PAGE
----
Audubon Annual Meeting Welcomes New Board Members, Shares Achievements
The Audubon Community Nature Center recently hosted its annual meeting for members, board and staff.
Executive Director Leigh Rovegno introduced Tina Downey, board chair, who covered business items, including introducing new board members Pat Evans and Bob Klebacha of Warren, Miles Hilton of Jamestown, and Peter Stark of Ashville. Board Treasurer Greg Lyle presented the auditor’s report.
Rovegno thanked outgoing board members Tim Piotrowski and Willow Fodor for their six years of service. Continuing board members include Downey as board chair; Louise Boutwell, Dave Burlee, first vice chairs; Andrew Harrington, Laurie Korb, Netta Lindell, secretary; Dr. Erin Pender, and Dr. Eugenie Poignard, second vice chair.
In a powerpoint, Rovegno defined philanthropy as “a love of humankind and voluntary action for the common good.” She shared that Audubon’s Culture of Philanthropy includes that “ACNC’s staff, board, volunteers, and members believe that having a real and healthy connection to nature is an essential part of the human experience.”
Audubon 2022-23 capital improvements included point-of-sale software and hardware upgrades funded by the Chautauqua Region Community Foundation and Ralph C. Sheldon Foundation, the preschool play area funded by Bob and Kathy Frucella, A-Frame improvements funded by the Sheldon Foundation, Snapper the Snapping Turtle’s tank funded by ACNC Habitat Heroes and new fireplace room flooring funded by the CRCF.
Wildlife walk interpretive signage and kiosk funded by the Lenna Foundation in 2022 are expected to be completed soon, and a number of capital projects are proposed for 2023-24. With committed funding from the Lenna Foundation, an onsite medical facility to provide basic care for Audubon’s birds of prey will become a reality. Doug and Lamae McCullor’s support is making possible dual-height mounted binoculars at Big Pond’s Blue Heron Overlook.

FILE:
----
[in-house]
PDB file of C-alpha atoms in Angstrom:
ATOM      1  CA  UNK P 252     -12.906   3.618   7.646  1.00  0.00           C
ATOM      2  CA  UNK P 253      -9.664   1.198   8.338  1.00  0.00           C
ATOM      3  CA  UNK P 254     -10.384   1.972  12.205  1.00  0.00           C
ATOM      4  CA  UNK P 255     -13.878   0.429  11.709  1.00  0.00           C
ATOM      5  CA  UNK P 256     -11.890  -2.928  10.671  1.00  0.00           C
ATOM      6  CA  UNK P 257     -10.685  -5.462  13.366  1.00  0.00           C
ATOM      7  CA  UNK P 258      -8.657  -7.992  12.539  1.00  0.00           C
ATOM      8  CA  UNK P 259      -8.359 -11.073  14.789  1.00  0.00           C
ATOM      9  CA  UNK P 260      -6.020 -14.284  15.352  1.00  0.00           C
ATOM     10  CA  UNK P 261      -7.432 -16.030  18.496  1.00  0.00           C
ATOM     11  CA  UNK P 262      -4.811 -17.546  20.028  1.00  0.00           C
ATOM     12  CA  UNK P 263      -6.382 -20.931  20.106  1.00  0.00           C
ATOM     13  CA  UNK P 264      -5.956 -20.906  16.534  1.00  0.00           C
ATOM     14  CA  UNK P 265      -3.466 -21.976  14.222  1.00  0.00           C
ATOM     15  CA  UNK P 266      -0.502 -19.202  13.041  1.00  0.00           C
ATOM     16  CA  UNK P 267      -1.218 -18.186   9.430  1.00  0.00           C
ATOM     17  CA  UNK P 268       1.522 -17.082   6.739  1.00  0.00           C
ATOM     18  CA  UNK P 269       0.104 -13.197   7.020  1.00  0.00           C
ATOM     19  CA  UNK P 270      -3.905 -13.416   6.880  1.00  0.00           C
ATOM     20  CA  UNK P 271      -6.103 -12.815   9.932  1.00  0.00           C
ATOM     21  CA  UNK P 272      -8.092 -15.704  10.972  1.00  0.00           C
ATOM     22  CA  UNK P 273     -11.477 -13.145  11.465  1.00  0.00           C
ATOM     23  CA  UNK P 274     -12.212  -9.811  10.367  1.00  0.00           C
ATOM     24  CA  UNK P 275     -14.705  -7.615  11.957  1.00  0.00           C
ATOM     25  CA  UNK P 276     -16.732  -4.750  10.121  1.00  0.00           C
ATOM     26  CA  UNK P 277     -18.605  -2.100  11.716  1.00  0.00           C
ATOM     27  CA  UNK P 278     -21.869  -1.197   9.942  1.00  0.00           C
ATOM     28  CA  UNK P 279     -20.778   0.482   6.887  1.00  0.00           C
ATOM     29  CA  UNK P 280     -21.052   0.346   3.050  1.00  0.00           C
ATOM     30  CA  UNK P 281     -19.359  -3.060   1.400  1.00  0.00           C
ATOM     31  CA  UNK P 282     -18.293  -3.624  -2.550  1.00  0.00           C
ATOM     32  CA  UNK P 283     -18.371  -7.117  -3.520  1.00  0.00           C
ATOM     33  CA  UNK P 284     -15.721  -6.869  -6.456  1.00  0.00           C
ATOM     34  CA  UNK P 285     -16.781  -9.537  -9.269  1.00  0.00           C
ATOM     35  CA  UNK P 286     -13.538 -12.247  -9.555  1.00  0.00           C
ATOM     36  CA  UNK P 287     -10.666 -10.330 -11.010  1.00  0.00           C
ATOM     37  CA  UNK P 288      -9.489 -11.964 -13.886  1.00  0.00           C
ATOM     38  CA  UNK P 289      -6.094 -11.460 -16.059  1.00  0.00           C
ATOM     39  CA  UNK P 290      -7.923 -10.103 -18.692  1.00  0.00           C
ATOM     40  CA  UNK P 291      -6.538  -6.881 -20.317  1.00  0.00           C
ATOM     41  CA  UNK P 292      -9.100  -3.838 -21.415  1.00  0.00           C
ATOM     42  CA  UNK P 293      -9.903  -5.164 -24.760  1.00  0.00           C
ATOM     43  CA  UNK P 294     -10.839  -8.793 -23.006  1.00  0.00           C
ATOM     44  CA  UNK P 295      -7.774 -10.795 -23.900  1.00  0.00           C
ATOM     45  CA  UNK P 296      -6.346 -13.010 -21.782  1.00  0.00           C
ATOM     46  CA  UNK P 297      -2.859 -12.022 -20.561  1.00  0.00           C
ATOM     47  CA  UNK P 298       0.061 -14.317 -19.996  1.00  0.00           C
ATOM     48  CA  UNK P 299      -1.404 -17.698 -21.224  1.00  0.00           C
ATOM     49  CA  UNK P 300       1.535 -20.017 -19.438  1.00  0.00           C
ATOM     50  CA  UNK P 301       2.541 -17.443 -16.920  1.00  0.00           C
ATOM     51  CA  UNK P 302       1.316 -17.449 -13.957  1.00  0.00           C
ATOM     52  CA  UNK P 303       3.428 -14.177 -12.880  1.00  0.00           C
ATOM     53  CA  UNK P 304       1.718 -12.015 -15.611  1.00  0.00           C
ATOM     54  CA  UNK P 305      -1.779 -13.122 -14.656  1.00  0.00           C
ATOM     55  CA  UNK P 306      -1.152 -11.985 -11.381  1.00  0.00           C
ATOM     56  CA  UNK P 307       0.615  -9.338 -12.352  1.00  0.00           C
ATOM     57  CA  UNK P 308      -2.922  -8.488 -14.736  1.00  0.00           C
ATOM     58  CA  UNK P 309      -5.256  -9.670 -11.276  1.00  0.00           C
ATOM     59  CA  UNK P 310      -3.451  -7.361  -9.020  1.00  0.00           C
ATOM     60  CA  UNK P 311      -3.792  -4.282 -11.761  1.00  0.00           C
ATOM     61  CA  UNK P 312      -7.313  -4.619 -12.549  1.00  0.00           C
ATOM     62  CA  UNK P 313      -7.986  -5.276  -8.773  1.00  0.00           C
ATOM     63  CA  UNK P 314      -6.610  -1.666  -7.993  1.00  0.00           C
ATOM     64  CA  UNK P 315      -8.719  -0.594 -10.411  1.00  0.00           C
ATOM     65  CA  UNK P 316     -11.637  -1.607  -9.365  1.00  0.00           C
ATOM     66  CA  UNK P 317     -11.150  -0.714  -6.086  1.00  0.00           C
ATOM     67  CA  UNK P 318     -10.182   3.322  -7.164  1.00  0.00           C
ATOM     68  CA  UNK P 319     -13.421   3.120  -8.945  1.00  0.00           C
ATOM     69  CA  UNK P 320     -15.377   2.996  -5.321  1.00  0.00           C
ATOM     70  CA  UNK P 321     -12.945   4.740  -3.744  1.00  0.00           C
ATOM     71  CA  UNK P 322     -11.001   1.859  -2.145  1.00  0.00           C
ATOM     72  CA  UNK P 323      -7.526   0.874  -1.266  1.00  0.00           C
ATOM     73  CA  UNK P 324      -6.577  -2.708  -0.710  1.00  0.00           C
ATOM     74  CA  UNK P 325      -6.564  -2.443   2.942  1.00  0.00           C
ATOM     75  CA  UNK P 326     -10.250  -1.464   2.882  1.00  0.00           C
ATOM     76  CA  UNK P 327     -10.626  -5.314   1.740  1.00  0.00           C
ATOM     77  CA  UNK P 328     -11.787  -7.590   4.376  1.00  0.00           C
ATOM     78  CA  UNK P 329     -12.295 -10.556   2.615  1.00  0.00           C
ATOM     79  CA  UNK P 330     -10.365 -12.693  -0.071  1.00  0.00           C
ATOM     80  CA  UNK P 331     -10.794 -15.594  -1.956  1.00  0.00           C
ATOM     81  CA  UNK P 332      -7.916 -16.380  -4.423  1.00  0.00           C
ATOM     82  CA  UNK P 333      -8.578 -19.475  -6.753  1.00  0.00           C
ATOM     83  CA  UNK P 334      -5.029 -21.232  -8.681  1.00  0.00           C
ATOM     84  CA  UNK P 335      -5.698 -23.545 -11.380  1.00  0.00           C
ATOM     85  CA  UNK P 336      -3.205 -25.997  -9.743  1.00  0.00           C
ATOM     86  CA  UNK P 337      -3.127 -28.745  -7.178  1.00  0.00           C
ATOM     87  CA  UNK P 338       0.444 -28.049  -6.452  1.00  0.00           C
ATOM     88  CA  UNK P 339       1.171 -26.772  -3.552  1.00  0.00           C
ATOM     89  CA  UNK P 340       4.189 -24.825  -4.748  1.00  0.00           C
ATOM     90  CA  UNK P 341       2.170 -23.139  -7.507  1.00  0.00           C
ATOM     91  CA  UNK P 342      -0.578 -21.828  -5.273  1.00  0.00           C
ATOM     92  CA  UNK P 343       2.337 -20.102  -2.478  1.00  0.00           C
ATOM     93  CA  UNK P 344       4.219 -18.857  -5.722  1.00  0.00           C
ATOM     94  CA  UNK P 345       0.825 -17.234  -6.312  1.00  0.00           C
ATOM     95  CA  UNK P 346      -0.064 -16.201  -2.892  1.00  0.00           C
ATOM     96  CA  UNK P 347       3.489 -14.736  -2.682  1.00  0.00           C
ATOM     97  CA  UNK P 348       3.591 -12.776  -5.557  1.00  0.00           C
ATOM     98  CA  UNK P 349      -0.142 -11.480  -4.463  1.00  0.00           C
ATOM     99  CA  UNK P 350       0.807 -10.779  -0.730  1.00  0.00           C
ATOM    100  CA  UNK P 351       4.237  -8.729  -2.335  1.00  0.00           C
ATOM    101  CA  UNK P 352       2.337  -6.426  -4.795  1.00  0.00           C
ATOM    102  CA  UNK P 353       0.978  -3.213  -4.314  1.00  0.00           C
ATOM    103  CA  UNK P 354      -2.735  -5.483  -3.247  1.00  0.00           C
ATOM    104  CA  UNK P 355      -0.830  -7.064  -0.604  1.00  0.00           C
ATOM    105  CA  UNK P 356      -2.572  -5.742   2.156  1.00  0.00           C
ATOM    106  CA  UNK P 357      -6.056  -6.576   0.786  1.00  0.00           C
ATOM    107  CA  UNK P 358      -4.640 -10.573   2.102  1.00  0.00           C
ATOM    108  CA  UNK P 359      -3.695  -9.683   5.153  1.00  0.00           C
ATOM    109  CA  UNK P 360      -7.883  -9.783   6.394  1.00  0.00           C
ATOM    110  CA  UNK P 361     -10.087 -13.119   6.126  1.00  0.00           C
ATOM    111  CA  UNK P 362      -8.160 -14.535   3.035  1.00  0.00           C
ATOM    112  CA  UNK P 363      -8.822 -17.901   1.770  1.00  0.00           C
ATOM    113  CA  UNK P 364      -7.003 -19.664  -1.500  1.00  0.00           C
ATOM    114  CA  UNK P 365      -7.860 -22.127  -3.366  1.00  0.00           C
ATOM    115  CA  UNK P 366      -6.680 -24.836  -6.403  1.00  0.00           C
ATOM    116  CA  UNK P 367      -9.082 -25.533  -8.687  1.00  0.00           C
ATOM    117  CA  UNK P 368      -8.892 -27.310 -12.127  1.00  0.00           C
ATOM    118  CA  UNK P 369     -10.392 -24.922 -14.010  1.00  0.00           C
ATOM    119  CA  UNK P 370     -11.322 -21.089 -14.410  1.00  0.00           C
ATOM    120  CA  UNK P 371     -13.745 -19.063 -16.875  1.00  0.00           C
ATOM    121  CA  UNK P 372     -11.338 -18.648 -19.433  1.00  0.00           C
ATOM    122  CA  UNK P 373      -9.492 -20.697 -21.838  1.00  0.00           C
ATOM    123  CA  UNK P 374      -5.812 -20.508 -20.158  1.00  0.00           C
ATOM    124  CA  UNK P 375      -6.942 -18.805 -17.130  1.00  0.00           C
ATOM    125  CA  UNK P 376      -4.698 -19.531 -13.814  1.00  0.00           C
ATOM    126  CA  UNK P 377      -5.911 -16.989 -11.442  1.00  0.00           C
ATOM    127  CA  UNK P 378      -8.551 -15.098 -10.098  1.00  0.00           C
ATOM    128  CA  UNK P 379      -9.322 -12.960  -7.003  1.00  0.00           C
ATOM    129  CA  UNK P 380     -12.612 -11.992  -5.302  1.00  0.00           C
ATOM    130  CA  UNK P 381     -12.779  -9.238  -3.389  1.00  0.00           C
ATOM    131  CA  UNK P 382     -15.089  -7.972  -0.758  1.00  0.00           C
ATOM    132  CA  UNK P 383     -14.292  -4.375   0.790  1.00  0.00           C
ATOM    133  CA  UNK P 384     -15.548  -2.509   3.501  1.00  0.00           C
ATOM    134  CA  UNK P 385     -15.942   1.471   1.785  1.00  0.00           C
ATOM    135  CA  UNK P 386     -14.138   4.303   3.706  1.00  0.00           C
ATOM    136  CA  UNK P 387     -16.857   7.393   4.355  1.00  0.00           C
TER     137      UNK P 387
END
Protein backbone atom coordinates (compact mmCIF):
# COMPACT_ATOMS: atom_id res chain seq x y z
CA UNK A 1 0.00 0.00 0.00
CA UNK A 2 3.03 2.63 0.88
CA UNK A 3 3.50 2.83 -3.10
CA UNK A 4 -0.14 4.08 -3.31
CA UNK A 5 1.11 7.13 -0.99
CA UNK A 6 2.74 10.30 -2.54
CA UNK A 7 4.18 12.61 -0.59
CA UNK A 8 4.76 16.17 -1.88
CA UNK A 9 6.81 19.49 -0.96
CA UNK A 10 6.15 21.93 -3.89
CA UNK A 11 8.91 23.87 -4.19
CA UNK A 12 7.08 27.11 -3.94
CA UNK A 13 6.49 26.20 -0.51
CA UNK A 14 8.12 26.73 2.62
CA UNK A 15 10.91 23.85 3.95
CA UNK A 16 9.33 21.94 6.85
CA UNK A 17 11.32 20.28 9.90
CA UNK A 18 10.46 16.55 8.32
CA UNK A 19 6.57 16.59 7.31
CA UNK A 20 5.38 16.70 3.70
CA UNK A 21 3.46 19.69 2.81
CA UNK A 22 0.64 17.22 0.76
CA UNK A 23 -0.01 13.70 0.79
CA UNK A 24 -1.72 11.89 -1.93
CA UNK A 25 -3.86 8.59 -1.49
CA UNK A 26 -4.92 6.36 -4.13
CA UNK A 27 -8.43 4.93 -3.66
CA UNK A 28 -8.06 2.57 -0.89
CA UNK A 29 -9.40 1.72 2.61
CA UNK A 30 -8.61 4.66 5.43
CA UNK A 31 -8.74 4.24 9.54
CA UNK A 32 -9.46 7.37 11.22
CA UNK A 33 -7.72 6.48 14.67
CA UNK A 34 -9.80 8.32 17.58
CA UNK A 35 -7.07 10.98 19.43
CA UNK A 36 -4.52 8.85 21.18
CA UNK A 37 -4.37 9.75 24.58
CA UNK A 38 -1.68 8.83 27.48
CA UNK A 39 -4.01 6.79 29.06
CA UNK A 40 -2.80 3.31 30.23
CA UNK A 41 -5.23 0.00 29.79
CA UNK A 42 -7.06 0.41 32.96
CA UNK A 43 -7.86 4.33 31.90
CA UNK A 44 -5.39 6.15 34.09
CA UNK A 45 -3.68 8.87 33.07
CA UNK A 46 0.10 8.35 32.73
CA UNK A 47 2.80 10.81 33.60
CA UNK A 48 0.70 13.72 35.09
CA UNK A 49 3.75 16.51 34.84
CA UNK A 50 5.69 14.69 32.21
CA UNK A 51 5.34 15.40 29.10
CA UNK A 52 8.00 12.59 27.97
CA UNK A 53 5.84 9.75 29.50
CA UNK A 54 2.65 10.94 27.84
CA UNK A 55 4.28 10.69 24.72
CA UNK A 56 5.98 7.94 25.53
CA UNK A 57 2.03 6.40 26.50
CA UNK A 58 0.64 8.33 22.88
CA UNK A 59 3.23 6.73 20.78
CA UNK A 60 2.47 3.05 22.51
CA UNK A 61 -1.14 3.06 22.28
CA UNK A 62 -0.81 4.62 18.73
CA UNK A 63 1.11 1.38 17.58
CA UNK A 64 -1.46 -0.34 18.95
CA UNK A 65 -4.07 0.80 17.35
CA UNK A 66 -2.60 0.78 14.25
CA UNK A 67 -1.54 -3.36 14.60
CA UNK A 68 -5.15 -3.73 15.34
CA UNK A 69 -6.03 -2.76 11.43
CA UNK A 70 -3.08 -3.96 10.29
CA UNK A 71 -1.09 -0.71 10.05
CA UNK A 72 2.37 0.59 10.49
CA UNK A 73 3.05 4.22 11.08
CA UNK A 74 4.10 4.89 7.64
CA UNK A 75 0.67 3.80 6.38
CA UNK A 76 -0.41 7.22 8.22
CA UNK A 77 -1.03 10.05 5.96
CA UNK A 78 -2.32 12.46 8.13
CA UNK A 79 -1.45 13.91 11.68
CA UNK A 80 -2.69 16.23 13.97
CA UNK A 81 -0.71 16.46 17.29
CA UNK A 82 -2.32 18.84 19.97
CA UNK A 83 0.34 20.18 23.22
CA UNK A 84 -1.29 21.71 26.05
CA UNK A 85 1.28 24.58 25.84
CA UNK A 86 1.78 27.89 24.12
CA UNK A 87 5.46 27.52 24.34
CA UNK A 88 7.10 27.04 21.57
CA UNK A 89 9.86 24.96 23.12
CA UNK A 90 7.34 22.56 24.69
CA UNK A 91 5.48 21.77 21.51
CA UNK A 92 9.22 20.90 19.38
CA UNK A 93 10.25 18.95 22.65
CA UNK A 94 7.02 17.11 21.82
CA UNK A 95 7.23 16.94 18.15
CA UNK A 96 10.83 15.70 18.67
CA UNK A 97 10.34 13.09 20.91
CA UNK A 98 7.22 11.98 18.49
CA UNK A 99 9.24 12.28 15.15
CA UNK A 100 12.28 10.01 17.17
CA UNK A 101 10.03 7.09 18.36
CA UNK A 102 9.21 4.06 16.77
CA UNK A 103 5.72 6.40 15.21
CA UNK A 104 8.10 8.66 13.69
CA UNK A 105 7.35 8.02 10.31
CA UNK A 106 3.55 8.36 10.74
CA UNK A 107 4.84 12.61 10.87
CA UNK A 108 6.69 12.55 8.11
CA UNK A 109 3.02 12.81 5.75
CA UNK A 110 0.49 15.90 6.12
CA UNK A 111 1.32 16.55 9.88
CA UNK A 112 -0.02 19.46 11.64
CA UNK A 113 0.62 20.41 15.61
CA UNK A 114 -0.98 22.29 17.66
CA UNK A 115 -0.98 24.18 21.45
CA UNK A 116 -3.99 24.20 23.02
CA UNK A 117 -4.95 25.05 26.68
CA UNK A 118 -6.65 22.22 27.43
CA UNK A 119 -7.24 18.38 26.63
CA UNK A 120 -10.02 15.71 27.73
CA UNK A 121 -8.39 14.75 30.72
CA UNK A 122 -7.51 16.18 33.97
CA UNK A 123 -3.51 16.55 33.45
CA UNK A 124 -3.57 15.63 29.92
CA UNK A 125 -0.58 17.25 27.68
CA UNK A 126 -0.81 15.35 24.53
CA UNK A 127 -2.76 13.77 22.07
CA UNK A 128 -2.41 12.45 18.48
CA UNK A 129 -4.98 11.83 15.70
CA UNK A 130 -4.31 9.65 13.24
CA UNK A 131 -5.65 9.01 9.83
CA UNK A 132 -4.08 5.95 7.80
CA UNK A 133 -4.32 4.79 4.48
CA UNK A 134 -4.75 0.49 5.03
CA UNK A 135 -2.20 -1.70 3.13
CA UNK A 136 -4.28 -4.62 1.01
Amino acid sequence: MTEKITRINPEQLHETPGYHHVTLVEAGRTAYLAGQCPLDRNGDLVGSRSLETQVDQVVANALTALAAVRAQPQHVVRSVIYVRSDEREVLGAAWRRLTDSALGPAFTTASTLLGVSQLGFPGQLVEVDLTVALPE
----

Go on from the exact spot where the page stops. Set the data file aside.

After Rovegno described the center’s land use management vision and plan as well as invasive species management, Jeff Tome, public engagement specialist, described Audubon’s gardens and distinctive species. Terry LeBaron, building and grounds manager, talked about the center’s unique approach to beaver management.
Piotrowski added levity to the gathering with a contest to identify animal calls. Winners were rewarded with prizes of their choosing.
The Audubon Community Nature Center is located at 1600 Riverside Road, one-quarter mile east of Route 62 between Jamestown and Warren. Visit the nearly 600-acre nature preserve, check in on the live birds of prey, enjoy the native tree arboretum, and natural play space, and hike more than five miles of trails dawn until dusk daily for free.
The three-story Nature Center building houses interactive displays, a collection of live animals including the Hellbender exhibit, and the Blue Heron Gift Shop. Visitors are welcome Mondays through Saturdays, 10 a.m. to 4:30 p.m., and Sundays, 1 to 4:30 p.m. Nature Center members and SNAP/EBT cardholders have free building admission daily. Building admission is also free every Sunday for non-Nature Center members.
To learn more about Audubon and its programs, call 716-569-2345, find Audubon Community Nature Center on Facebook, or visit AudubonCNC.org.